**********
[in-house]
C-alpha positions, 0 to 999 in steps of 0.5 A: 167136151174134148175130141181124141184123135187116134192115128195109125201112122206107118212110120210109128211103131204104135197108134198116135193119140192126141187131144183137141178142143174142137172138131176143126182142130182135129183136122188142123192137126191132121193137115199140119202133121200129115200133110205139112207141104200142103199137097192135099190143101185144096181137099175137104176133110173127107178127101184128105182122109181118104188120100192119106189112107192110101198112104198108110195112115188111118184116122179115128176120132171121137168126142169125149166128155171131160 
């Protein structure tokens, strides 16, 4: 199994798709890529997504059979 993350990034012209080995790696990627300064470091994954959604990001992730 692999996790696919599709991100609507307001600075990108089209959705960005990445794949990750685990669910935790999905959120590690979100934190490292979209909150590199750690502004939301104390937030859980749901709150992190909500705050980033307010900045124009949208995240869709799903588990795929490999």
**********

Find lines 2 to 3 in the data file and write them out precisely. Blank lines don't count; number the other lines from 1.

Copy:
C-alpha positions, 0 to 999 in steps of 0.5 A: 167136151174134148175130141181124141184123135187116134192115128195109125201112122206107118212110120210109128211103131204104135197108134198116135193119140192126141187131144183137141178142143174142137172138131176143126182142130182135129183136122188142123192137126191132121193137115199140119202133121200129115200133110205139112207141104200142103199137097192135099190143101185144096181137099175137104176133110173127107178127101184128105182122109181118104188120100192119106189112107192110101198112104198108110195112115188111118184116122179115128176120132171121137168126142169125149166128155171131160 
């Protein structure tokens, strides 16, 4: 199994798709890529997504059979 993350990034012209080995790696990627300064470091994954959604990001992730 692999996790696919599709991100609507307001600075990108089209959705960005990445794949990750685990669910935790999905959120590690979100934190490292979209909150590199750690502004939301104390937030859980749901709150992190909500705050980033307010900045124009949208995240869709799903588990795929490999």